English National Opera (ENO) boss Stuart Murphy has told Sky News “to uproot it with no plan is insanity”, after discovering they would be cut from the Arts Council England portfolio.
Instead, the company has been offered £17m over three years to develop a “new business model” with a suggestions of a move from London to Manchester.
To add insult to injury, Mr Murphy discovered ENO funding would be cut just 24 hours before the rest of the world was told.
“Six months ago we said to the Arts Council through back channels: ‘Look, do we need to look at moving out of London? If so, just tell us and we’ll prepare’, and they said specifically not to worry about it,” he said.
Based at the London Coliseum in the West End, ENO is one of two major opera companies in the capital, along with the Royal Opera. Arts Council funding accounts for around a third of its annual income.
The axing of the grant leaves the ENO to decide whether it will move out of London and keep some public funding or stay in the capital as a privately-funded operation.
“Levelling up shouldn’t just be a geographical answer,” Mr Murphy told Sky News.
“It’s not just about lifting people up [north], sacking half of them, and moving 200 miles away without any forethought… it means having an impact and bringing culture in a meaningful, impactful way outside London and that’s what we were doing.”
Free tickets for under-21s would have to be stopped
Mr Murphy, who recently announced his departure as ENO chief executive, has signalled that becoming a private opera house would lead to a massive increase in average ticket prices, currently £65, likely to be raised to more than £200.
Free tickets for under-21s will have to be stopped and a question mark hangs over the future of projects like ENO Breathe, an online breathing programme for people recovering from COVID-19.
ENO is now campaigning for the decision to be reversed, with a petition set up by opera singer Sir Bryn Terfel gaining more than 28,000 signatures.
Arts Council England (ACE) announced its new funding programme last week, revealing the museums, libraries and art organisations which will receive money between 2023 and 2026.
‘They’re setting us up to fail, and they know it’
Soprano Lesley Garrett, who has worked for the ENO many times over her four-decade career, told Sky News she believed the Arts Council was “setting [the ENO] up to fail”.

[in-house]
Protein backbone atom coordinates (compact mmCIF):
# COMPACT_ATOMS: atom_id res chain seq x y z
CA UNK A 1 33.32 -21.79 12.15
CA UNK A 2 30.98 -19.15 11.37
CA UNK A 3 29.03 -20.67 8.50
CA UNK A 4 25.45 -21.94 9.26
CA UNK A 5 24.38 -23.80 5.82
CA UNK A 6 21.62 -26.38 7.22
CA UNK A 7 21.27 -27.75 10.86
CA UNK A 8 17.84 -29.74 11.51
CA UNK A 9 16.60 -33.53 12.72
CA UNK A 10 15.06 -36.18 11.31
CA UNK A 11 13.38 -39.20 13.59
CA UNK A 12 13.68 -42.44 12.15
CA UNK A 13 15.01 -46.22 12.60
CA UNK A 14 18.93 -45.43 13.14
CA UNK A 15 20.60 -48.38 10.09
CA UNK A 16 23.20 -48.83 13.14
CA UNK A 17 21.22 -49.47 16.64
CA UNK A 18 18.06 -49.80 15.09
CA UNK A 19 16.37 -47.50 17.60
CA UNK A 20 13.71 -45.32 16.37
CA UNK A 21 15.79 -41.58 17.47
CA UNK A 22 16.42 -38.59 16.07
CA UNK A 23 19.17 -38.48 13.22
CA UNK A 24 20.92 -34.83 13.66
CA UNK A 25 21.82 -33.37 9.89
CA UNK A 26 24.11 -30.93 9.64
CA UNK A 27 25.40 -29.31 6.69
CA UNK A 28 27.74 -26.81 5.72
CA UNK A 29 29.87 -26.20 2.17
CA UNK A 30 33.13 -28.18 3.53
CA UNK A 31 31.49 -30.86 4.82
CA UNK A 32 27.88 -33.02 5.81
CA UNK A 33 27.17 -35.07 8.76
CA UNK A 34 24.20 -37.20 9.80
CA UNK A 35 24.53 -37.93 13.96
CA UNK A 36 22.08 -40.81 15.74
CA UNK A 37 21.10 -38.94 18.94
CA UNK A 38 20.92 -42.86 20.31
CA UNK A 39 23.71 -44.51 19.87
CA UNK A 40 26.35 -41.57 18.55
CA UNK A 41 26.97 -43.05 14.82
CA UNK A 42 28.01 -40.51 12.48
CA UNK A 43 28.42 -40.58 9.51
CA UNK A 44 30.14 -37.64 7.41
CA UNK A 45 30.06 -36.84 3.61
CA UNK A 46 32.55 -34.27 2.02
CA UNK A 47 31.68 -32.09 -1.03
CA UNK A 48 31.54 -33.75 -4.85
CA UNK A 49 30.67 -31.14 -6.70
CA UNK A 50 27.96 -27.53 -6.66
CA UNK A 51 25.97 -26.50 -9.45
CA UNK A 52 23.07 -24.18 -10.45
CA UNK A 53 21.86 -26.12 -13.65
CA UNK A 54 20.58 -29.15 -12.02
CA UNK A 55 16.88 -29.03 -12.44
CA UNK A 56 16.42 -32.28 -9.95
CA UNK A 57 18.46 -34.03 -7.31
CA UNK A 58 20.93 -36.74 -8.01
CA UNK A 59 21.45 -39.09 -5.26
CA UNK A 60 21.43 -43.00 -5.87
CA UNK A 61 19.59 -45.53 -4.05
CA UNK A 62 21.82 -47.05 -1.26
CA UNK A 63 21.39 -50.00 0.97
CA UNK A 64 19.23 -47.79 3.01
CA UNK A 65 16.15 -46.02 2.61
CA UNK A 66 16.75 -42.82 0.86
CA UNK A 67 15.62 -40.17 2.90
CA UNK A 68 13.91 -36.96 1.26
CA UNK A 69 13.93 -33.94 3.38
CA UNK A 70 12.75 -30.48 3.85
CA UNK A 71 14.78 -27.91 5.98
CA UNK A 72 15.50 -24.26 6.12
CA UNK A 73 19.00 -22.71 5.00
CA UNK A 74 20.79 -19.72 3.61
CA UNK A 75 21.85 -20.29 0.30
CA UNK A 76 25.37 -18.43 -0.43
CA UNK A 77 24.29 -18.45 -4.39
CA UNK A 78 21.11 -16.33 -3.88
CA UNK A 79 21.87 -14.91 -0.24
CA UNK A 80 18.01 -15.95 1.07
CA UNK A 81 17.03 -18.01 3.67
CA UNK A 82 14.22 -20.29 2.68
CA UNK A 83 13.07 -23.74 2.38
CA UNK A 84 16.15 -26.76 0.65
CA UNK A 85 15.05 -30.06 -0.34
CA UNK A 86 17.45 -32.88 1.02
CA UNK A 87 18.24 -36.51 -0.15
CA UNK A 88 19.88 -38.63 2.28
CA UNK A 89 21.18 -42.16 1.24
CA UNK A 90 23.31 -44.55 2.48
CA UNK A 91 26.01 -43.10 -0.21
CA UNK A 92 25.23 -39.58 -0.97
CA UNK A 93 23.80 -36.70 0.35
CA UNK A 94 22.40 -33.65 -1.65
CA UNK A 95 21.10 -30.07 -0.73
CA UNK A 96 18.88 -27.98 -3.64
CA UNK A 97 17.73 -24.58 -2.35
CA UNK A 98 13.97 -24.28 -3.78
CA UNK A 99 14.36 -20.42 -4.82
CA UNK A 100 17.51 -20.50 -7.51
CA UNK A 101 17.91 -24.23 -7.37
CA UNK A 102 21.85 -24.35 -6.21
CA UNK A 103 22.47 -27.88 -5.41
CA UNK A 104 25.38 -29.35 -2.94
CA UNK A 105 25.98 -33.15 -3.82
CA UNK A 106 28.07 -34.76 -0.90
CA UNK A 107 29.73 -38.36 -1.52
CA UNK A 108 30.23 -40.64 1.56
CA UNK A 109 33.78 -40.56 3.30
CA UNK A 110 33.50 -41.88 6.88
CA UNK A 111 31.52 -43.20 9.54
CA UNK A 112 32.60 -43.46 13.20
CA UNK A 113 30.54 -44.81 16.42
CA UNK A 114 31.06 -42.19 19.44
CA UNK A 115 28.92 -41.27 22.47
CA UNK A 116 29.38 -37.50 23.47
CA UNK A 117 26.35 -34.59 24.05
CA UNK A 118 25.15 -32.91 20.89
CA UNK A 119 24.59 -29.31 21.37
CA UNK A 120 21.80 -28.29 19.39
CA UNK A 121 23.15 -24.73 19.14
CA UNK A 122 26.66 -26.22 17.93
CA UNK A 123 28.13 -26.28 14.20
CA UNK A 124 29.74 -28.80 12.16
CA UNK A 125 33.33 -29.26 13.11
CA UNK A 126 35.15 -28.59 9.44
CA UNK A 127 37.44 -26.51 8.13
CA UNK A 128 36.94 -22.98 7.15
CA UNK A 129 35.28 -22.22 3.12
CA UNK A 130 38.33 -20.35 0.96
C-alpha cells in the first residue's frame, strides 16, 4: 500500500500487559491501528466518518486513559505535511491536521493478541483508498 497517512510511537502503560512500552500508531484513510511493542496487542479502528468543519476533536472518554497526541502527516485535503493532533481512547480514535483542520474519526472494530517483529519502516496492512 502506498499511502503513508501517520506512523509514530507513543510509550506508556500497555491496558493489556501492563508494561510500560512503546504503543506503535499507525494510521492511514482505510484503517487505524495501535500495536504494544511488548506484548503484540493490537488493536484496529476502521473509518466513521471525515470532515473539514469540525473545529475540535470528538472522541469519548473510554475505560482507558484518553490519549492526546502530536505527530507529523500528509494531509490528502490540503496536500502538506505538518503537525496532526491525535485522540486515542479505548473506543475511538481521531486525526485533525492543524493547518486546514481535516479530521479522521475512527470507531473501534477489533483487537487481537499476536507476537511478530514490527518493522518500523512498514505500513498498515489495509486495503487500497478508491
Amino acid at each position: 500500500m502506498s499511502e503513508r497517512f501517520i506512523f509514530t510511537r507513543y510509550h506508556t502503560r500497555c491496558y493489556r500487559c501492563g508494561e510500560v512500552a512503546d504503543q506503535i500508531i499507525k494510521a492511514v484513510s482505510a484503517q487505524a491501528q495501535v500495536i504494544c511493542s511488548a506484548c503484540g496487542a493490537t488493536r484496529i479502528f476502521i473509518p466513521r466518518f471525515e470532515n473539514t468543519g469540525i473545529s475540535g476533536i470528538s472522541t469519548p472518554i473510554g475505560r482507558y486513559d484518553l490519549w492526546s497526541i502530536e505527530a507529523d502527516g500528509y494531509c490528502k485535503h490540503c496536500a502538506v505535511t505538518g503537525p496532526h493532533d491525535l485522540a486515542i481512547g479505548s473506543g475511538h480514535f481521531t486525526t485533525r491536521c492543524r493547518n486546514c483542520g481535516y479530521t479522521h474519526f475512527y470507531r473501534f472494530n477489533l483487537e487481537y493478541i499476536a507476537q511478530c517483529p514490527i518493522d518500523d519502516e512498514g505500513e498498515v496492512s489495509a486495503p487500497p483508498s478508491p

Speaking from Cardiff, where she is performing My Fair Lady at Wales Millennium Centre, she said: “How do they think, on less than half of what we normally get, we’re going to be able to keep our work going and move?
“I mean, they’re setting us up to fail, and they know it.
“They want to get rid of us.”
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Garrett, who credits the ENO with “reinventing accessibility to opera”, went on: “They are lying if they say that the proposals that they have made will do anything other than close our company.
“And they need to own that.
“They need to just be straight with us.
“They need to come and tell us: ‘We don’t want to fund you anymore. Go and shrivel up and die because that’s what we’re going to do’. That’s what we face doing.”
‘This will actually benefit audiences’
Arts Council England chief executive Darren Henley told Sky News he understood the change in funding “is tough”, but added: “At the same time, we believe that this will actually benefit audiences, benefit people who are going to come to classical music, are going to come to opera for the first time.
“So, we think in the long term it will be a positive move.”
A total of 990 institutions will share £446m each year, up from 714 organisations previously, according to ACE.
The registered charity has signalled that the increase in organisations funded by the charity this year is due to both an increase in applications, as well as a wealth of new organisations which had been highlighted by the Cultural Recovery Fund established during the pandemic.
Despite organisations including ENO, The Royal Opera House and Donmar Warehouse receiving cuts to their annual funding, ACE said 276 institutions that weren’t previously part of the programme will now receive funding.
£43.5m for organisations outside London
As part of proposed plans, ACE said £43.5m would go to organisations outside London, contributing to levelling up for the next three years.
It will see a 95% increase in investment across 78 designated areas, towns and cities, including Blackburn, North Devon and Mansfield.
Arts institutions across the country have faced significant financial challenges over the last few years, first due to the COVID pandemic, and more recently being hit by the cost of living crisis, which has seen energy prices rocket, hitting public venues hard.
Meanwhile, the disposable income of potential audience members continues to dwindle, supressing box office revenue and making it even hard for venues to fill their seats.